Tesla would have lied about the autonomy?

A recent report reveals that Tesla would have created a team dedicated to calming the enthusiasm of customers around the autonomy of their new car. Let’s try to clarify the particularities of the manufacturers who are definitely never like the others.

The Reuters news agency has just published an article dedicated to a supposed team hired by Tesla to close requests for intervention from customers, about an autonomy lower than the manufacturer’s promises.

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In reality, everything is probably normal, and there is nothing to worry about. In any case, this is what Tesla says, and we will come back in more detail to what makes the cars of the firm of Elon Musk special in terms of the autonomy displayed.

A displayed autonomy that is anything but real

As much to say it from the beginning: the display of range in kilometers on a Tesla does not reflect the actual range you will have while driving your vehicle. More detailed explanations are offered on , but in essence, the display is based on a constant set by the EPA, and it’s not based on your driving habits.

Many manufacturers choose to display a more realistic autonomy, which is based on the consumption history of the vehicle.

Thus, a new Tesla Model 3 Grande Autonomie will display around 570 kilometers of autonomy, and if you think you can cover this distance on the highway, you will certainly have a very bad surprise.

Fortunately, the on-board route planner makes it easy to visualize (and fairly accurately in most cases) the level of charge you’ve reached, and if necessary directs you to Superchargers to fill the battery sufficiently.

This is far from being the case for the majority of vehicles on the market, and in this little game, we can even say that Tesla is an example. The integration of charging stations in navigation combined with the ease of use of its planner make it one of the current references.

Some manufacturers don’t even have an on-board scheduler, while others offer a solution so imperfect that it’s useless.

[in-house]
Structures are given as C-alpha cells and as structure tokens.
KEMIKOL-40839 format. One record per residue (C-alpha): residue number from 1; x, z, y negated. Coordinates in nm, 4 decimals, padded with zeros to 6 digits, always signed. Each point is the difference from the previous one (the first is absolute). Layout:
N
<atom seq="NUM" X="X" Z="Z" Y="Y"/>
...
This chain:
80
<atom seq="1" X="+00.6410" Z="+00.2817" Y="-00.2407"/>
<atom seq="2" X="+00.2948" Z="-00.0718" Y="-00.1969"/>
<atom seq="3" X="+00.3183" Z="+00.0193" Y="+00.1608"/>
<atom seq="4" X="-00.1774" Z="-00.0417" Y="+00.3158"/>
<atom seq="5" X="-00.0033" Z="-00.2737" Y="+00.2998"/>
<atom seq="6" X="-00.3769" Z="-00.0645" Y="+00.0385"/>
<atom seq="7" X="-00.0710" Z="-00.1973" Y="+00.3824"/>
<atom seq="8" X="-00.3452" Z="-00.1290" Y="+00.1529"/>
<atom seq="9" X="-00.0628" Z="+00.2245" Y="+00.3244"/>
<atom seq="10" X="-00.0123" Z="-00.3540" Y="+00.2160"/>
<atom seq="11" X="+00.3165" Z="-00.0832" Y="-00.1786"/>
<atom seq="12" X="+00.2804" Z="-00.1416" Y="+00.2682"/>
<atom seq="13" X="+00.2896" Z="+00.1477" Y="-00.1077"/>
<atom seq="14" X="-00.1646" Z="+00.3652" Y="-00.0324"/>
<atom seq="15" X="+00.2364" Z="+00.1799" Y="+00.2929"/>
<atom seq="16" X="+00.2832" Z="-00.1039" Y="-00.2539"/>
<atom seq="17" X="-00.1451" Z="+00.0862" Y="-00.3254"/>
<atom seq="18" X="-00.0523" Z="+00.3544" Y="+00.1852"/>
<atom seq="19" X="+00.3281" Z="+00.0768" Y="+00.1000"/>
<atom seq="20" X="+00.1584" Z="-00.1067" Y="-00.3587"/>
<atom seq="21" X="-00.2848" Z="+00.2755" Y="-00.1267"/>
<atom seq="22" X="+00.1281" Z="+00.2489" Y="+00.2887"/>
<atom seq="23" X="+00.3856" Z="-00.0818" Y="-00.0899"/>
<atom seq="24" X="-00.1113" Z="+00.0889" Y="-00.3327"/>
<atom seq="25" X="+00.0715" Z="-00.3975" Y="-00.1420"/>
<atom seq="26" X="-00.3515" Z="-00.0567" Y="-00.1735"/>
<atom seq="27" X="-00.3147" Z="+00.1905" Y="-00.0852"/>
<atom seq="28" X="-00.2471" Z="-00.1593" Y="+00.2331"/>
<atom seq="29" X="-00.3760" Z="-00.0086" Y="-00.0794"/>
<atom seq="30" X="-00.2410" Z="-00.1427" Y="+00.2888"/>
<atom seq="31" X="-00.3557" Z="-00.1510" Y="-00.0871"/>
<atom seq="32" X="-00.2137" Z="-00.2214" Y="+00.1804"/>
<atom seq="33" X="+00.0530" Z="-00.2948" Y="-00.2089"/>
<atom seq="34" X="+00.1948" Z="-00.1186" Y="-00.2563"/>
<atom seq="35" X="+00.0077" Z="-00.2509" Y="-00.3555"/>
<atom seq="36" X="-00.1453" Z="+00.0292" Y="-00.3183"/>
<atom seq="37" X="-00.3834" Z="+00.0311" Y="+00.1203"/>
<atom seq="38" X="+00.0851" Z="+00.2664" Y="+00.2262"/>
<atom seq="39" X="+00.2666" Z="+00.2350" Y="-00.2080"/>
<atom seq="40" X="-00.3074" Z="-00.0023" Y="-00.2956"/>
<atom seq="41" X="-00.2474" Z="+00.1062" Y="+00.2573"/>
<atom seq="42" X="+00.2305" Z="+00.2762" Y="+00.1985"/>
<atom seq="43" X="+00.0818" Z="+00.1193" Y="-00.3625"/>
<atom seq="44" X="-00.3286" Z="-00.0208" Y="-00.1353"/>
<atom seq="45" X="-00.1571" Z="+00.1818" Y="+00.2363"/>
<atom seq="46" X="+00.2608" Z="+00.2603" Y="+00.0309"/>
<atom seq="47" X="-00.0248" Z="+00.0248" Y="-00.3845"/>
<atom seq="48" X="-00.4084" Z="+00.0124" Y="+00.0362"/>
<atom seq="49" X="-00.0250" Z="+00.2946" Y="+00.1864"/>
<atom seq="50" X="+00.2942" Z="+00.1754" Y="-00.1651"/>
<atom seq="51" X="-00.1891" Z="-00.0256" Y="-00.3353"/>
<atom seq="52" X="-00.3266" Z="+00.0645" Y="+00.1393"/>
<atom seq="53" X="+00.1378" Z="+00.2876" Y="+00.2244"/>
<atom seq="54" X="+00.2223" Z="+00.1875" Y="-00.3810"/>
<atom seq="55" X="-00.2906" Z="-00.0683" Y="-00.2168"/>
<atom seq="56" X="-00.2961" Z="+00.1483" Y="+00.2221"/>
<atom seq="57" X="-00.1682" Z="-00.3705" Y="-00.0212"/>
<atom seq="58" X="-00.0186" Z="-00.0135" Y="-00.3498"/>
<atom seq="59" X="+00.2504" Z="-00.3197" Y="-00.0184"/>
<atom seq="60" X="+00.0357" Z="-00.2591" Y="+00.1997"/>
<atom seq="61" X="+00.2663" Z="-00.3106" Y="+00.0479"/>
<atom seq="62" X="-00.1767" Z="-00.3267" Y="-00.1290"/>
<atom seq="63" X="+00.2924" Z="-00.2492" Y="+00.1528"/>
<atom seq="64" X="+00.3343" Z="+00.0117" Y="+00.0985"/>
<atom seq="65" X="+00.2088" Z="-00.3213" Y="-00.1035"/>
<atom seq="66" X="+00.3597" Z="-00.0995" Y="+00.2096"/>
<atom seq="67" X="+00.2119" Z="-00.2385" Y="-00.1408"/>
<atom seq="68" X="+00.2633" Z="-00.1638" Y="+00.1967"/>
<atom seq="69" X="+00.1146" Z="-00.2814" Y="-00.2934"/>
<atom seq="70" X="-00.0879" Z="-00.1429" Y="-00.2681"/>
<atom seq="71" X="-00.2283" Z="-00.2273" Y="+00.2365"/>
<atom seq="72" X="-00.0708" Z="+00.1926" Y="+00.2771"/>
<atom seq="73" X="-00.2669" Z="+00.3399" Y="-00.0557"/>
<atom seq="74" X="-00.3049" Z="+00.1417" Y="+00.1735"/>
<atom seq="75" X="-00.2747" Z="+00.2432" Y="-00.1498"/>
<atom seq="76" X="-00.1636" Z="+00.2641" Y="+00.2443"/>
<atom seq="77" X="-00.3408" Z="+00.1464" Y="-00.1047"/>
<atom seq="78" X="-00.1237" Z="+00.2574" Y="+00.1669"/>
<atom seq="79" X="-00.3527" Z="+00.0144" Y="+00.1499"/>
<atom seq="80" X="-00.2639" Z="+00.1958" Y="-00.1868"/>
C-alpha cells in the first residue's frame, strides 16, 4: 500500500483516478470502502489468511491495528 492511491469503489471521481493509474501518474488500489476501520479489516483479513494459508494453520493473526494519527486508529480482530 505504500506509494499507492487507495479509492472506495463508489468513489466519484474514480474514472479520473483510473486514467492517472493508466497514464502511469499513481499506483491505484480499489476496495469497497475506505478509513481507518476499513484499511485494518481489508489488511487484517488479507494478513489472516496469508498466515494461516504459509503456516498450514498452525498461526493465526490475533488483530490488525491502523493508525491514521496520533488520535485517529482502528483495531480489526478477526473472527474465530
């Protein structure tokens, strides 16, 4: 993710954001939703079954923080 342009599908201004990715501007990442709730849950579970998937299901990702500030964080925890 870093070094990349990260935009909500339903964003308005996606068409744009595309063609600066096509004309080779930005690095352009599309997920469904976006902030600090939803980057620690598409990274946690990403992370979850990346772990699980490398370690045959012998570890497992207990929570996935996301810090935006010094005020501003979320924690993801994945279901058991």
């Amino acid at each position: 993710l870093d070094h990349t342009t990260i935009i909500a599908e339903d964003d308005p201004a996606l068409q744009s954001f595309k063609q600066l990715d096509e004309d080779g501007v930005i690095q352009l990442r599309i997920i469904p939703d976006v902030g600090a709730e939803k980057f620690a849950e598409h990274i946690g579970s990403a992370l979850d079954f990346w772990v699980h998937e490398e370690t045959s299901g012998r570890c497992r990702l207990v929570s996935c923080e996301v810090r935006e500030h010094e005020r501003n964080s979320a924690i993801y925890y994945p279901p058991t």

Winter, unfortunately, hurts electric vehicles

This is an open door for most people familiar with electric mobility, but as the Reuters report shows, it is important to remember.

With the drop in temperatures, it is normal to see a drastic drop in the autonomy of your electric car, Tesla or not. According to the report, some drivers claim to lose more than 50% of the advertised range, which would mean, for example, considering a Tesla Model Y Propulsion as having around 210 kilometers of range only.

Having this vehicle, I have no trouble believing this statement, since in difficult conditions, we sometimes lose a lot of battery. However, I absolutely do not consider the vehicle to be defective, because this phenomenon affects all electric cars.

Tesla chooses to keep a display in kilometers based on a constant set by the EPA, which is of course confusing. The manufacturer has also had to modify its display on several occasions to better respect the autonomy approved by the American environmental agency.

Part of the battery hidden below 0%

What allows Tesla to display a greater range in kilometers than what drivers notice before arriving at 0% also comes from the fact that a small part of the battery is hidden under 0%.

In practice, 4.5% of the battery pack is available when the display is at 0%, which can save you from running out of fuel if you miscalculate your shot (or if you like to enjoy all of your battery).

The last 0% in Model 3… I had to 💔 pic.twitter.com/EGWMZa0wwv

— Bob Jouy (@bobjouy) December 4, 2022

This means, for example, that for a Tesla Model Y Propulsion to travel the announced 455 kilometers on a WLTP certification cycle, it must not be content to start at 100% and arrive at 0%.

It must also go so far as to completely drain the battery and stop, which therefore consumes the 4.5% hidden under 0%. We have already talked about it, but WLTP autonomy is only useful for comparing electric cars with each other, possibly helping to make a decision before purchase. It is not intended to represent the range in real conditions of a particular car.

Is Tesla cheating on the autonomy of its cars?

It is false to claim that Tesla cheats on the range of its electric cars. What is real is that achieving the promised range (whether WLTP, EPA, or displayed via a constant on the on-board computer) is utopian in the vast majority of situations.

Reuters chose to do an “incriminating” story on Tesla, where the opposite angle might have been considered. Indeed, there are people who manage to travel more kilometers with a single charge than what is promised by the manufacturer. However, they do not consider that they have an exceptional car.

Reuters also claims that below 50%, the range display would become more pessimistic. This is not a particularity that has been noticed elsewhere, which leaves us quite skeptical about the reality of the thing.

However, this would not be the first time that an autonomy or charging speed calculation algorithm has treated cases differently, depending on whether one is close to 100% or 0%.

The autonomy displayed on the on-board computer is of little use, and we can only advise you to switch the display to percentages when possible.

Moreover, in Tesla, the on-board planner only offers you a battery level in percent at each stage, and is free from the autonomy in kilometers. And this is the most useful thing during long trips.

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